Wednesday, June 21, 2017

"America Love It or Leave It," a Viet Nam-era Antigone

A New York march against the draft in the 1970s

The one act play, "America Love It or Leave It," is inspired by the ancient Greek tragedy of Antigone and takes place in the summer of 1968 on the New York-Canadian border.  Originally staged in 1975 at the Elder Avenue Playhouse in the Bronx, the one act play is now being made available as a free PDF.  It  is published under a Creative Commons ShareAlike license and may be performed by any non-commercial organization or group.

The entire tragedy takes place in the kitchen of an upstate New York farm house, where a  backyard fence marks the border with Canada. A middle-aged immigration agent lords it over his small family of a daughter and two sons. His eldest boy is about to take his first solo flight from the nearby Plattsburgh Air Force base, and promises to fly directly over the farmhouse. His second son openly mocks his father and threatens to join the draft evaders who keep passing through the back yard on their way to Canada. Andrea, still in high school, has been dominated by her overbearing father until the morning of the play.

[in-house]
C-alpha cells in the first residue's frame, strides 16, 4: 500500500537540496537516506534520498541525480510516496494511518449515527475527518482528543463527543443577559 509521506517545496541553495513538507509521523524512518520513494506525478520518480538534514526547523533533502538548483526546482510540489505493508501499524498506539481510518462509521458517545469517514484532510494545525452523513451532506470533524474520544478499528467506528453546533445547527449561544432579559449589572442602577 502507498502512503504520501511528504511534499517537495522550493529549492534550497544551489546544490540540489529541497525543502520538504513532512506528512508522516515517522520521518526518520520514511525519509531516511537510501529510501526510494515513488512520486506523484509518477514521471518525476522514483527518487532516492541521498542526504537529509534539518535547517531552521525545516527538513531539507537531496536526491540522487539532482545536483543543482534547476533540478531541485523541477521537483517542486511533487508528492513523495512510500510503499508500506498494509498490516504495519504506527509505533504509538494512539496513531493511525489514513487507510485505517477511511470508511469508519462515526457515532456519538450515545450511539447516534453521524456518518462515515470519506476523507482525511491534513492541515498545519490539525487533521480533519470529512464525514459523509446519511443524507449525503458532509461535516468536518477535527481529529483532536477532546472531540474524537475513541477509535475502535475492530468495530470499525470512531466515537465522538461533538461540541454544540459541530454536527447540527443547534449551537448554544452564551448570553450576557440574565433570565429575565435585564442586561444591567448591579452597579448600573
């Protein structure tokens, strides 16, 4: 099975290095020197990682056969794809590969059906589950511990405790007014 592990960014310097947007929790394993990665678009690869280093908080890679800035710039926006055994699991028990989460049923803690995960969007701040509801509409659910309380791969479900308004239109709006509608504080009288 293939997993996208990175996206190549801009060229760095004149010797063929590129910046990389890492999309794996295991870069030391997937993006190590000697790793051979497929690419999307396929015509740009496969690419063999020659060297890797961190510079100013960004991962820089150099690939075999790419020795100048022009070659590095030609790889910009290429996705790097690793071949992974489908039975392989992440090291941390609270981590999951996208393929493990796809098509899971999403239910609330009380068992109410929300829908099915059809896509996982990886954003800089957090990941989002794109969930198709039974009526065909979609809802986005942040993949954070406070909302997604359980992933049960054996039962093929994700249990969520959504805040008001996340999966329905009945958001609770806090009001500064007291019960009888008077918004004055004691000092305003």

As the drama opens, Andrea and her aunt are watching draft evaders pass through a hole in the fence that keeps reappearing no matter how many times her father patches it.

A middle-aged woman and a teenage girl are standing by the kitchen window, looking into the back yard.

SUZETTE: There goes another one.

ANDREA: That makes three today.

SUZETTE: Really? I thought this was only the second one.

ANDREA: No, I saw one very early when you were still in bed.

SUZETTE: You didn’t go out into the yard, did you? You know what he said.

ANDREA: Yeah, yeah, I know what he said. First there was no talking on the phone on school nights. Then there was no dating until I was eighteen. And now this new rule about not going in the back yard is even crazier.

SUZETTE: I can’t blame him.

ANDREA: You never do!

SUZETTE: He's afraid those hippies will bother you.

ANDREA: That’s not it.

SUZETTE: What is it then?

ANDREA: Here’s a clue, Tante Suzette. There is a big hole in the fence. Those hippies are heading for that hole.

SUZETTE: Which fence?

ANDREA: The one that our United States government put up years ago to show where the border is between the U.S. of A. and Canada.

SUZETTE: There is a hole in the border fence? That’s not right. Why doesn’t somebody do something about it?

ANDREA: My father has been patching up the holes with chicken wire but somebody keeps cutting new ones. Who do you think would do that? Do you think maybe my father has been cutting and patching up those holes himself?

Border Crossings, Then and Now